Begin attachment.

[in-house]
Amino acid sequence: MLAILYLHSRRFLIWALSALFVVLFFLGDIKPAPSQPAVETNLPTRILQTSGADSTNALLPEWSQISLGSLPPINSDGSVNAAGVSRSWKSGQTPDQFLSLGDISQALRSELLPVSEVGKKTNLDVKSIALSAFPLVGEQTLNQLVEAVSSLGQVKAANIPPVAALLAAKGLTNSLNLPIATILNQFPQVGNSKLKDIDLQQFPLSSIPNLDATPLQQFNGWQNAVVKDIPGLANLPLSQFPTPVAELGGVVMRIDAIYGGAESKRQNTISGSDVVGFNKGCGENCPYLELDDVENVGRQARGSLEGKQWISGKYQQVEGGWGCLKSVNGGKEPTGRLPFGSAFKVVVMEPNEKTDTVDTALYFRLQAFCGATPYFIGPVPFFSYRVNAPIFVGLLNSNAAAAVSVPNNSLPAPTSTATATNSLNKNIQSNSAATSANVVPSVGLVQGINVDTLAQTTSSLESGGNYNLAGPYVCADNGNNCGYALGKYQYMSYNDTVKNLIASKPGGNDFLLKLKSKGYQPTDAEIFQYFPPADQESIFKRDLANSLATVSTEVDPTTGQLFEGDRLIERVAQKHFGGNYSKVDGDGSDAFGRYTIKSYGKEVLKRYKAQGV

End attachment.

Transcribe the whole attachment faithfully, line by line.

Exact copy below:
[in-house]
Amino acid sequence: MLAILYLHSRRFLIWALSALFVVLFFLGDIKPAPSQPAVETNLPTRILQTSGADSTNALLPEWSQISLGSLPPINSDGSVNAAGVSRSWKSGQTPDQFLSLGDISQALRSELLPVSEVGKKTNLDVKSIALSAFPLVGEQTLNQLVEAVSSLGQVKAANIPPVAALLAAKGLTNSLNLPIATILNQFPQVGNSKLKDIDLQQFPLSSIPNLDATPLQQFNGWQNAVVKDIPGLANLPLSQFPTPVAELGGVVMRIDAIYGGAESKRQNTISGSDVVGFNKGCGENCPYLELDDVENVGRQARGSLEGKQWISGKYQQVEGGWGCLKSVNGGKEPTGRLPFGSAFKVVVMEPNEKTDTVDTALYFRLQAFCGATPYFIGPVPFFSYRVNAPIFVGLLNSNAAAAVSVPNNSLPAPTSTATATNSLNKNIQSNSAATSANVVPSVGLVQGINVDTLAQTTSSLESGGNYNLAGPYVCADNGNNCGYALGKYQYMSYNDTVKNLIASKPGGNDFLLKLKSKGYQPTDAEIFQYFPPADQESIFKRDLANSLATVSTEVDPTTGQLFEGDRLIERVAQKHFGGNYSKVDGDGSDAFGRYTIKSYGKEVLKRYKAQGV